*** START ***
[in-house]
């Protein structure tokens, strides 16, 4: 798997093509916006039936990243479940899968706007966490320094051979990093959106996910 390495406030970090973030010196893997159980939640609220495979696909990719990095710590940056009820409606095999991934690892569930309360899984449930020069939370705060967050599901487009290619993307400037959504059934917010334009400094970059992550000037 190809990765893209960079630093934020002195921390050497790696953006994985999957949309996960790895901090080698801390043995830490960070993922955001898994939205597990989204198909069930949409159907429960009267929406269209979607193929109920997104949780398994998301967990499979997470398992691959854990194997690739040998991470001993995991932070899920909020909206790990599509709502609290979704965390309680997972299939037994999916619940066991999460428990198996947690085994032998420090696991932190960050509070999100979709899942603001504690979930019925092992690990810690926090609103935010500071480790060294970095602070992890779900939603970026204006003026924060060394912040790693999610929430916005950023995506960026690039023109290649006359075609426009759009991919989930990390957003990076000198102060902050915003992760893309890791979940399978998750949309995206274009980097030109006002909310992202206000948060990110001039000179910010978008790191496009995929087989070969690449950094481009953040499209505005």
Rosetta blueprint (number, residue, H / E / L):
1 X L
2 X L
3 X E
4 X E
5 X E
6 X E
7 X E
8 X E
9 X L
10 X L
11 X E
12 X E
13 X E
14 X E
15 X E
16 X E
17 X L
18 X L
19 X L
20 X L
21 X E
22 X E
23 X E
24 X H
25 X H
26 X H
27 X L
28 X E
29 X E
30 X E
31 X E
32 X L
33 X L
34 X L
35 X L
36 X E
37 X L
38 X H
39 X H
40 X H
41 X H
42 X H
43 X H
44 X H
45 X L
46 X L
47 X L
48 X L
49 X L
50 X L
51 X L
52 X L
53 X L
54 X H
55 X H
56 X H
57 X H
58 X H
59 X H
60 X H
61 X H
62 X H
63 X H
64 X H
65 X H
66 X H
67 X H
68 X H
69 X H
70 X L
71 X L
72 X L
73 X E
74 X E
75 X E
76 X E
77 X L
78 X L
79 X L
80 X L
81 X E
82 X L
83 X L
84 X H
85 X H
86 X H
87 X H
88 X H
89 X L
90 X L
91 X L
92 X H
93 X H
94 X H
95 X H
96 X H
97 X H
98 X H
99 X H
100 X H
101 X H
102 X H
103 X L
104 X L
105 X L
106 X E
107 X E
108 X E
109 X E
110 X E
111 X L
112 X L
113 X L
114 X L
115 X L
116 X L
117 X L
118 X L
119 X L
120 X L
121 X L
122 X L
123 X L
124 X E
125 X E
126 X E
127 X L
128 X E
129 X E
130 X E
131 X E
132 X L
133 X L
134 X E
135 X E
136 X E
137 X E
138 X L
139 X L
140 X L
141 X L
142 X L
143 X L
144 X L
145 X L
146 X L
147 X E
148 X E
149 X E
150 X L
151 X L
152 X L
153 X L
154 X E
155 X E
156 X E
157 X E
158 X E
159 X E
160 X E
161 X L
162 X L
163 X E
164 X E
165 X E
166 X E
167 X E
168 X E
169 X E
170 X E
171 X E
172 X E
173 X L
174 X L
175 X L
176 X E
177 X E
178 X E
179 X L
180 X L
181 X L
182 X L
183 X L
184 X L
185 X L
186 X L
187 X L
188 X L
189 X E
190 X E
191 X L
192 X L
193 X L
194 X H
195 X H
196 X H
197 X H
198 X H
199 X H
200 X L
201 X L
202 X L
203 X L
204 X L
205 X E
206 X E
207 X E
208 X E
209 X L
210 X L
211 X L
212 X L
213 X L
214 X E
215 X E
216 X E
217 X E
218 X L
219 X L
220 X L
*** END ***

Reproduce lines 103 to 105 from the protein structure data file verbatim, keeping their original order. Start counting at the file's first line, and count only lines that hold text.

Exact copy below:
100 X H
101 X H
102 X H